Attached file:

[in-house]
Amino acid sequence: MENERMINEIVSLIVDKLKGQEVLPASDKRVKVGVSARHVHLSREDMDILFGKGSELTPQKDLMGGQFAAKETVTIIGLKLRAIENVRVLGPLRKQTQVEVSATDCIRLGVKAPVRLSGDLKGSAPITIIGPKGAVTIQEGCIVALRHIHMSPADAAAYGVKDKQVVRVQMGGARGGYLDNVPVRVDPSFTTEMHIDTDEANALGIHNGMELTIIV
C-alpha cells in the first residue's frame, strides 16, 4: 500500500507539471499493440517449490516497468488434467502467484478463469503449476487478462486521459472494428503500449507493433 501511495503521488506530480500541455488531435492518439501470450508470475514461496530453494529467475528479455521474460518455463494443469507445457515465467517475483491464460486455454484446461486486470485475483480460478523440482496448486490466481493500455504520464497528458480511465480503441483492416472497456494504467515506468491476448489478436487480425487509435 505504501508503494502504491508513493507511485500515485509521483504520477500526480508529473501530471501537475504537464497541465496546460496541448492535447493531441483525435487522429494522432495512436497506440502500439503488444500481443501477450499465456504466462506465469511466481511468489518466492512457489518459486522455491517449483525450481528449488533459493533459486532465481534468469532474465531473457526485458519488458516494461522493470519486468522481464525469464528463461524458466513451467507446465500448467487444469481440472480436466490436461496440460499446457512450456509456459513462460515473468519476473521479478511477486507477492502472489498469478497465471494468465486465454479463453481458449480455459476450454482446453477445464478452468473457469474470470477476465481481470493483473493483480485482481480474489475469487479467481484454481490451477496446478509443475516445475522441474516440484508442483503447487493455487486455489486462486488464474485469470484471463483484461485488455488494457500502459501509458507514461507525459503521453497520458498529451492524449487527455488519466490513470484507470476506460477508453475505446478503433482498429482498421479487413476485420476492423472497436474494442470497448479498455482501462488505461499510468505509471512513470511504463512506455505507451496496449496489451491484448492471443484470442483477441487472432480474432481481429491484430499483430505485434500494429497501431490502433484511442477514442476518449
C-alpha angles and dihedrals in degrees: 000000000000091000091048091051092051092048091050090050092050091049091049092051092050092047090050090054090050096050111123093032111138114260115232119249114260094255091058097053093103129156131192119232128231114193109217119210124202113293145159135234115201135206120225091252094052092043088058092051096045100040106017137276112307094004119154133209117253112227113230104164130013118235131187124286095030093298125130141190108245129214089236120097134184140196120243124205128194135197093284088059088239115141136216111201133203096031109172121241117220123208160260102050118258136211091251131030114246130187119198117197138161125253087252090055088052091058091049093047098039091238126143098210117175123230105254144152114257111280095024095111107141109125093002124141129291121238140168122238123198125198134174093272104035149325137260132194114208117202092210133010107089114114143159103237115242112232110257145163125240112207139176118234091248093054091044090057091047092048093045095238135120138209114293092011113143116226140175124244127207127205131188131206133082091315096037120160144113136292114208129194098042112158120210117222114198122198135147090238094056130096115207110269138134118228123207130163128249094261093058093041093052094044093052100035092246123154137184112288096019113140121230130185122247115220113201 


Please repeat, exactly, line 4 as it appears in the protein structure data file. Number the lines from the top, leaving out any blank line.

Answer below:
C-alpha angles and dihedrals in degrees: 000000000000091000091048091051092051092048091050090050092050091049091049092051092050092047090050090054090050096050111123093032111138114260115232119249114260094255091058097053093103129156131192119232128231114193109217119210124202113293145159135234115201135206120225091252094052092043088058092051096045100040106017137276112307094004119154133209117253112227113230104164130013118235131187124286095030093298125130141190108245129214089236120097134184140196120243124205128194135197093284088059088239115141136216111201133203096031109172121241117220123208160260102050118258136211091251131030114246130187119198117197138161125253087252090055088052091058091049093047098039091238126143098210117175123230105254144152114257111280095024095111107141109125093002124141129291121238140168122238123198125198134174093272104035149325137260132194114208117202092210133010107089114114143159103237115242112232110257145163125240112207139176118234091248093054091044090057091047092048093045095238135120138209114293092011113143116226140175124244127207127205131188131206133082091315096037120160144113136292114208129194098042112158120210117222114198122198135147090238094056130096115207110269138134118228123207130163128249094261093058093041093052094044093052100035092246123154137184112288096019113140121230130185122247115220113201 